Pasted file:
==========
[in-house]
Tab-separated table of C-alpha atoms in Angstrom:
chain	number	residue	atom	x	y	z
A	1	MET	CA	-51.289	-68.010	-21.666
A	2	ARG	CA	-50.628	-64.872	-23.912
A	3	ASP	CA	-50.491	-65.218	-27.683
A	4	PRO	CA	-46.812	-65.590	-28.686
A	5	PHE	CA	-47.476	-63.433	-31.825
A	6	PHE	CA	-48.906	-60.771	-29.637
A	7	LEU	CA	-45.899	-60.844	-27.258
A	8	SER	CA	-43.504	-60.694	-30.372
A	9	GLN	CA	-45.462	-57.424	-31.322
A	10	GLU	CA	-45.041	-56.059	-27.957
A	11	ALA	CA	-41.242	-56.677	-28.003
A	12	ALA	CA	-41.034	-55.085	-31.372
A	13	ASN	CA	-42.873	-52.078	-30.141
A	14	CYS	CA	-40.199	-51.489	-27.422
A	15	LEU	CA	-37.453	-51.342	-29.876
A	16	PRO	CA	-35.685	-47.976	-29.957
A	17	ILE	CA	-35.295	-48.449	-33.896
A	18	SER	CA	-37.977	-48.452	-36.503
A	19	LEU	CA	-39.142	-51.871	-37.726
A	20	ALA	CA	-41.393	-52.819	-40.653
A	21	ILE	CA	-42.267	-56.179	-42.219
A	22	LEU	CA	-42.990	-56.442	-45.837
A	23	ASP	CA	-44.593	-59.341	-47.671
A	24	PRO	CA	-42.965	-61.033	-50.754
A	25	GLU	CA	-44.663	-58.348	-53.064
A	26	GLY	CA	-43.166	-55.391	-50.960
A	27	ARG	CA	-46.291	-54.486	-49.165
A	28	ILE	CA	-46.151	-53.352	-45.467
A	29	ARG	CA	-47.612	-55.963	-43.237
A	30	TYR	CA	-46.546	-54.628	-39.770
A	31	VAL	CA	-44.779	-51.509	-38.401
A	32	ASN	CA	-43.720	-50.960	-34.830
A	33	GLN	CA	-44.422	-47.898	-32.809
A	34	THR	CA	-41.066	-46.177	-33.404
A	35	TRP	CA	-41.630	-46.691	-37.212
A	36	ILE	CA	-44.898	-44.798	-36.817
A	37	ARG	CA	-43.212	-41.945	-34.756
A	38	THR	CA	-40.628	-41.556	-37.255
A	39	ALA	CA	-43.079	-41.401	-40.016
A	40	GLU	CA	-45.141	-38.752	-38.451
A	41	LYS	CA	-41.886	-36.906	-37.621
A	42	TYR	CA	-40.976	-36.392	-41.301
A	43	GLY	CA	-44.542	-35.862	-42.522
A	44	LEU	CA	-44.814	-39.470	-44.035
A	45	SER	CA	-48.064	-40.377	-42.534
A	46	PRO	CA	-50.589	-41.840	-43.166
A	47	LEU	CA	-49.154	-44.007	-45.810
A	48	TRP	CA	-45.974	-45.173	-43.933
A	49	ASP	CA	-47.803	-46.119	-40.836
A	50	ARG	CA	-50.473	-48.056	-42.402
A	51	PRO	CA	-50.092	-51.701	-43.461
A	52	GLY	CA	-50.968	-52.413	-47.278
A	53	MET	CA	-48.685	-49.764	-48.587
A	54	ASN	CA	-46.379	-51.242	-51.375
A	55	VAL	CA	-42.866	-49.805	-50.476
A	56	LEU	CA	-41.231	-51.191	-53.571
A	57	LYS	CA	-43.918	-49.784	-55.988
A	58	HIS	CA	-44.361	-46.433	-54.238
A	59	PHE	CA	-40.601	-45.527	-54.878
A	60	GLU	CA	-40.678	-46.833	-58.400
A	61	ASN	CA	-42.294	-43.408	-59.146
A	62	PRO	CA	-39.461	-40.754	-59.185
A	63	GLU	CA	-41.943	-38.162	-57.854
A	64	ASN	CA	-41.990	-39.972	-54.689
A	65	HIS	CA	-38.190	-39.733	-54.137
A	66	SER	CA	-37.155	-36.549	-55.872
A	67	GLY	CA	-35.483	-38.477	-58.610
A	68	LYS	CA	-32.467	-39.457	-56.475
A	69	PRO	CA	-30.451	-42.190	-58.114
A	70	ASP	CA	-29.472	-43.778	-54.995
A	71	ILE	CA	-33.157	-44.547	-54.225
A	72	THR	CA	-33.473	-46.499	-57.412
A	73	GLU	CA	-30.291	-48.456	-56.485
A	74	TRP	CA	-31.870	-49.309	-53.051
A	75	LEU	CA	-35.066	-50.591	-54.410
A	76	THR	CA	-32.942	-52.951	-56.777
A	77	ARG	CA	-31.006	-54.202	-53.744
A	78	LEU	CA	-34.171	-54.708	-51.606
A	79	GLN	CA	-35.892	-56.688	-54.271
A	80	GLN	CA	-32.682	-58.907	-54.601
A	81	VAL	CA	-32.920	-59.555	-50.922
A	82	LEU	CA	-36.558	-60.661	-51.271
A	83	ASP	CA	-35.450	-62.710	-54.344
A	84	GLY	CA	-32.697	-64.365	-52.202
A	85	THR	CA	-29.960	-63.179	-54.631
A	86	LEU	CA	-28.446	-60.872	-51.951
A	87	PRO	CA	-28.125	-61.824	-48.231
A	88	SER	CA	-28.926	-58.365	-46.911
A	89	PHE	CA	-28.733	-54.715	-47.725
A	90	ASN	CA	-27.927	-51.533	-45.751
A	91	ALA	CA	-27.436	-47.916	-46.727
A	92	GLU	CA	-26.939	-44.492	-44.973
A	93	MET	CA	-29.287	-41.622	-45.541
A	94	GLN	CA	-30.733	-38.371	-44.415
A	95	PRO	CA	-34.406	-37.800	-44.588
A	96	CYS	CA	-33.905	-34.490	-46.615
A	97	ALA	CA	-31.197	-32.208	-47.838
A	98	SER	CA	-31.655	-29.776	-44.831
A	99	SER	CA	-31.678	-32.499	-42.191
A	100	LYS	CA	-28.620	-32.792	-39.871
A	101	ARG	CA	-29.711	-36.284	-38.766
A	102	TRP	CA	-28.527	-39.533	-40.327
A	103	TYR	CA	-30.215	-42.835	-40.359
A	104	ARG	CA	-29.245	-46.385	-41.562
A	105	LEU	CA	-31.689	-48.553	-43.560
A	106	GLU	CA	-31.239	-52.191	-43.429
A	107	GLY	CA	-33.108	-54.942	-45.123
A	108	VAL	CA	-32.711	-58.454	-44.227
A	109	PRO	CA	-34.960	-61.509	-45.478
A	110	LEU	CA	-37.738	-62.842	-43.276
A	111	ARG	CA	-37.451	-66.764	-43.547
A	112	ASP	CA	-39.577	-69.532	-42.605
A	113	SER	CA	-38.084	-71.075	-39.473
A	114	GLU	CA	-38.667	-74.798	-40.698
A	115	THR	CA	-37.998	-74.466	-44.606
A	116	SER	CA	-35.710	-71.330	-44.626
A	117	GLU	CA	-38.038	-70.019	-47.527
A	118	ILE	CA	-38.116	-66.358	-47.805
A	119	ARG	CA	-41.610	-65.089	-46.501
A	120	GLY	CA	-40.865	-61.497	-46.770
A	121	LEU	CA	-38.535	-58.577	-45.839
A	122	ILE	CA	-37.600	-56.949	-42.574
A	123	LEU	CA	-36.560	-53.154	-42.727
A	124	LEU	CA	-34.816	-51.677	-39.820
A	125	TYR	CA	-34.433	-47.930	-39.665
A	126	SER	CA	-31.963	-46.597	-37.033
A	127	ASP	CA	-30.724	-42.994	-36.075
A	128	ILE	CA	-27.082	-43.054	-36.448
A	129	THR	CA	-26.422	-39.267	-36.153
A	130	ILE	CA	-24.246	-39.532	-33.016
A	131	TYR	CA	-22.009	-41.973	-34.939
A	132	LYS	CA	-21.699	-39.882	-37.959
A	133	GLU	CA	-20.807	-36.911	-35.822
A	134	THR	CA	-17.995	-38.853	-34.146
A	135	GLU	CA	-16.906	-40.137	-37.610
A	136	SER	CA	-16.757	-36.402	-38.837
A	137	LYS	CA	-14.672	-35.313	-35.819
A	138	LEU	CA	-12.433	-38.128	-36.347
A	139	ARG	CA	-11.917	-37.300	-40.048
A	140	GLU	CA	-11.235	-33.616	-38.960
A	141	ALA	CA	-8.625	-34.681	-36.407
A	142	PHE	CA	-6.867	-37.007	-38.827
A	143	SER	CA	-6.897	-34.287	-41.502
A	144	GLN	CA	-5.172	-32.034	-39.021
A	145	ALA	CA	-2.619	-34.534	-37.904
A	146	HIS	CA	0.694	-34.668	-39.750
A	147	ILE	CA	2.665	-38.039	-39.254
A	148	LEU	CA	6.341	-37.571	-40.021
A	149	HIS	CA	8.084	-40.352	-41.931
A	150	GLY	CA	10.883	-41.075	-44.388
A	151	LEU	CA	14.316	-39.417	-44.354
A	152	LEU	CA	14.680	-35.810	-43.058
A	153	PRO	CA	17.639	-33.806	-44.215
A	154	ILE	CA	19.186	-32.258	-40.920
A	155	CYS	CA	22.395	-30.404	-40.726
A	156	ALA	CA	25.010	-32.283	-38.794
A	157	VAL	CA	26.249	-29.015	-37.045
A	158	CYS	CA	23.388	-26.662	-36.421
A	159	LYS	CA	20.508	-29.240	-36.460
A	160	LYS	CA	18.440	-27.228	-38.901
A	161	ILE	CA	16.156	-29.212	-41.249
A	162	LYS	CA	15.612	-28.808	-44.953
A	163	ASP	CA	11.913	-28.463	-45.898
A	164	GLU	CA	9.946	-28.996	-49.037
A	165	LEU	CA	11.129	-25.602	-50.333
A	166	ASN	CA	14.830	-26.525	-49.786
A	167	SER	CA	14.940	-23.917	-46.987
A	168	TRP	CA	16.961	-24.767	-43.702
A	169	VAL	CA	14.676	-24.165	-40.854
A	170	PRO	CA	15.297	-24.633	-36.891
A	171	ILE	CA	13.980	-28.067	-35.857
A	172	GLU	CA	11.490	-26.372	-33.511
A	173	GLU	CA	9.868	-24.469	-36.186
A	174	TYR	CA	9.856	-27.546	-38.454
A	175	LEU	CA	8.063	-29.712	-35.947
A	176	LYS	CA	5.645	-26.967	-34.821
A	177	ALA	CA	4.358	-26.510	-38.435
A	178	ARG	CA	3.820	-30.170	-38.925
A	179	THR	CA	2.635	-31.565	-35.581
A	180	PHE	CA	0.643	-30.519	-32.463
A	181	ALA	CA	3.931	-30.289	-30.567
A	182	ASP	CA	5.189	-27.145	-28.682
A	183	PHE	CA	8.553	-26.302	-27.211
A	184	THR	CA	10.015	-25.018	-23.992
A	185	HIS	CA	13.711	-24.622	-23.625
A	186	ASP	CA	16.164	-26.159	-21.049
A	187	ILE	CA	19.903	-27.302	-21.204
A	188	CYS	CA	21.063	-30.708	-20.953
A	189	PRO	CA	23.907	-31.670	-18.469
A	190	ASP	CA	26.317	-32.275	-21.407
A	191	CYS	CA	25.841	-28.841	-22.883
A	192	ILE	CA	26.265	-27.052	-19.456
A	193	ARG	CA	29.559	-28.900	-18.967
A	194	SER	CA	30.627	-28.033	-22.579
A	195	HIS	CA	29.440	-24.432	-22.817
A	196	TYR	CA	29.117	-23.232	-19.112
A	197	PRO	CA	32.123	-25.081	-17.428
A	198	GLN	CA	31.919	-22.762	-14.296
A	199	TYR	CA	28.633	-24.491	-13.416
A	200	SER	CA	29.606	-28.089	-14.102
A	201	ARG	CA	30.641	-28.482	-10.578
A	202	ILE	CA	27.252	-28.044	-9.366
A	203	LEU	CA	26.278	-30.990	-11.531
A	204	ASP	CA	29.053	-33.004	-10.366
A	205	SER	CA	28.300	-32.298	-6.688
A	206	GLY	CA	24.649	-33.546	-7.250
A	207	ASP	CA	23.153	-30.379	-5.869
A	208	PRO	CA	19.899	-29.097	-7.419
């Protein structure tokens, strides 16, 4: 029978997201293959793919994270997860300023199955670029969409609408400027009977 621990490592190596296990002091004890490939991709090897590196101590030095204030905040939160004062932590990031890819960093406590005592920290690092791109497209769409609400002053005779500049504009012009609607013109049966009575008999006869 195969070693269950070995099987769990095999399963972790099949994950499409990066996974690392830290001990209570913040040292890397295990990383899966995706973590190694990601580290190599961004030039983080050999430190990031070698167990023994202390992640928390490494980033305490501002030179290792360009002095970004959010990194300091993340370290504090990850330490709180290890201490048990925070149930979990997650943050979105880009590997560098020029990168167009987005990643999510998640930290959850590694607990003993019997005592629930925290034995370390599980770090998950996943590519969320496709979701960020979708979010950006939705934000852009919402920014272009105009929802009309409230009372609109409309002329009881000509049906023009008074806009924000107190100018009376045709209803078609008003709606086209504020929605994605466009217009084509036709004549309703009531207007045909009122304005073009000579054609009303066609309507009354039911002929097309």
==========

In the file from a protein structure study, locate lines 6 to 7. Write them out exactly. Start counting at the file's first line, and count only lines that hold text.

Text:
A	3	ASP	CA	-50.491	-65.218	-27.683
A	4	PRO	CA	-46.812	-65.590	-28.686